Robin Lopez Can't Stop Terrorizing NBA Mascots

Grant Hughes@@gt_hughesNational NBA Featured ColumnistMarch 23, 2015

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A very brave, very blue bear named Grizz decided he'd had enough of Robin Lopez's serial NBA mascot abuse, and he fought back the best way he knew how on March 21.

The Memphis Grizzlies' plush avatar didn't maul Lopez, nor did he bash the Portland Trail Blazers center with polyester paws. He feigned a peace treaty and planted a kick-me sign on Lopez's back. Mascots everywhere rejoiced—silently, of course—as they had a new champion, a stalwart soul willing to stand up against a true scourge of the mascot's way of life.

There will be retribution, though, and it will be swift and thorough.

Lopez has never needed much provocation.

 

The Origin Story

Lopez's first documented incident involved Hooper, the Detroit Pistons' mascot.

On Dec. 15, 2013, Detroit's equine representative donned a wig to poke fun at Lopez's unruly locks. It was a bold play by Hooper, especially because just days earlier, Robin's brother, Brook, led an attack that resulted in Hooper being dragged off the court.

Hooper had his revenge on Brook's Brooklyn Nets, but seeing Robin's Blazers coming up on the schedule, he fired a warning shot on Twitter:

Robin was quick to take up the challenge, and the above-posted wig-snatching and beatdown were the results.

"Of course I had to stick up for the family name," said Robin, via Casey Holdahl of Blazers.com. "He really should have thought twice before stepping to me. …He was really throwing rocks at the hornet's nest."

Perhaps enjoying the taste of power—or maybe living out a lifelong dream of putting mascots in their place—Lopez never looked back. His appetite had been whetted. From then on, every NBA mascot was on notice: When Lopez came to town, things were going to get physical.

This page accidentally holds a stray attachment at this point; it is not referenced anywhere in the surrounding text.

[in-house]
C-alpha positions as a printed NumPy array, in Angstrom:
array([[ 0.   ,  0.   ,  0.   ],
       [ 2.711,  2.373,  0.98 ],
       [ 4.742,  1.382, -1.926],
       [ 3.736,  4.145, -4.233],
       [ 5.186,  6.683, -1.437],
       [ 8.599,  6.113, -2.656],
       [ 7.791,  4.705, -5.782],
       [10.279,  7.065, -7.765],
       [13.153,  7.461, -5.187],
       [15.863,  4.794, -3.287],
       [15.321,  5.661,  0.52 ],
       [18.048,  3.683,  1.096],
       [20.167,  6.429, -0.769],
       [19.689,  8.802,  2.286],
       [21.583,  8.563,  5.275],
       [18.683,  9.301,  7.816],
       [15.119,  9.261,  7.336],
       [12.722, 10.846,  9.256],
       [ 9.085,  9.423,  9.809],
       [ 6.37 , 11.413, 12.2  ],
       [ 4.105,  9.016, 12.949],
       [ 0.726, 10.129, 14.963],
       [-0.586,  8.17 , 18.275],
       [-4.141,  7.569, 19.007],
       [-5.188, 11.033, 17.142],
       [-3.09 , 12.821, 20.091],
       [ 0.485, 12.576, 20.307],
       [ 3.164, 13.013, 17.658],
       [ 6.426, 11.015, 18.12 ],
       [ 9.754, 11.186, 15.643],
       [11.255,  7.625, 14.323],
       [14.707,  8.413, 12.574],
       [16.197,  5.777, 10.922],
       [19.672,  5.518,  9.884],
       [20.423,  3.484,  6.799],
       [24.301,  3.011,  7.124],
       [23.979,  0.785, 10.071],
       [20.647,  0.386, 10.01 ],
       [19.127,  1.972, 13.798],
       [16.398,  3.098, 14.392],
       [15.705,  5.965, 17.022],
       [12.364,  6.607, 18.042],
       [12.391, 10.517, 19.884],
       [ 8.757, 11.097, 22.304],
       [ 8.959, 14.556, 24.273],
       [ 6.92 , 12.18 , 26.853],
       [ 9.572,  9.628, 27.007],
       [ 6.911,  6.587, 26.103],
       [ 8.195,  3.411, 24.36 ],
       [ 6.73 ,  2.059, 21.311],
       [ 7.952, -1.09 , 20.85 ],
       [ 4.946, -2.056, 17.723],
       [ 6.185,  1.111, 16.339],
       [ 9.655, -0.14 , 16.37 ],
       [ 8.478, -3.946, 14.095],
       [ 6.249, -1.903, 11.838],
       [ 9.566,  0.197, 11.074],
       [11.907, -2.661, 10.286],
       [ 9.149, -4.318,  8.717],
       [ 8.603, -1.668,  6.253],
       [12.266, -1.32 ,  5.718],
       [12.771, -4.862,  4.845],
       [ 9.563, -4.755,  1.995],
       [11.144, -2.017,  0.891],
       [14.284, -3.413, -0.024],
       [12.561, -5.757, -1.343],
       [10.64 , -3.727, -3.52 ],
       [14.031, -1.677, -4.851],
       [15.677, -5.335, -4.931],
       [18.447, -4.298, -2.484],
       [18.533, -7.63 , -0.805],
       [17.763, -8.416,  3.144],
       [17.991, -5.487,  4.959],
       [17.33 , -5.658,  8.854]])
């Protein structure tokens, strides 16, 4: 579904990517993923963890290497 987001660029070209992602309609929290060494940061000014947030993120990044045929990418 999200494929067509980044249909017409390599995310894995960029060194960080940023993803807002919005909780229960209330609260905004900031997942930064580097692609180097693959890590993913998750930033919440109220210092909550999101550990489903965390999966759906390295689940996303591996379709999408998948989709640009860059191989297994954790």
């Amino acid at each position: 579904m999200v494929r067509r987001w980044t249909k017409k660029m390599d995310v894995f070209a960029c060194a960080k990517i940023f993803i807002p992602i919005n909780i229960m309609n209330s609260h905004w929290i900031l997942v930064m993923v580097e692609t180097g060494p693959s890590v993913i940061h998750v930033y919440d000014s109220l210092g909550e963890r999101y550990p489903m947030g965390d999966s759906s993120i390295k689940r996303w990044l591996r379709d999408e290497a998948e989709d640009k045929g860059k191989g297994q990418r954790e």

The First Wave

It would take nearly a year until Lopez's crime spree got its start in earnest, and he kicked it off, appropriately, with Hooper.

Soon afterward, the San Antonio Spurs' Coyote went down. He never saw it coming.

"I expect the mascot union to issue a statement demanding Lopez's banishment from the league in the near future," wrote SB Nation's Seth Rosenthal.

No such statement followed (again, mascots can't talk), but the Cleveland Cavaliers' Moondog took up arms against Lopez in a war of words on Twitter:

Stinging from Moondog's solid burn, Lopez's reign of terror accelerated. When Harry the Hawk called him out this past January, we should have known what was coming.

As part of a longstanding tradition for mitigating mascot disputes, Lopez and Harry engaged in a staredown.

And when Lopez lost (possibly because Harry's eyes aren't actually capable of blinking), he resorted to the same violent pattern he'd established over the preceding year.

 

Rapid Escalation

March has been a most violent month, and it has taught us something important: When Lopez hits the road, he packs a grudge.

Portland's five-game trip began March 15 in Toronto. It was mascot night, because of course it was, and Lopez wasted no time.

In Washington on March 16, G-Wiz was next. Lopez snatched his hat and later knocked him out cold.

Moondog, long among the most defiant forces against Lopez's reign of terror, called in Brook for a photo that doubled as the ultimate act of betrayal.

Considering Brook was the one who started everything by taking out Hooper in 2013, his complicity in zinging his brother had to hurt.

As you might imagine, Lopez continued bashing mascots with renewed zeal. Stuff, the Orlando Magic's otherwise harmless representative, got it next.

Which brings us back to where we started, with Grizz luring Lopez into an embrace on Monday that will surely keep feud fires fueled.

This is a war with no end in sight.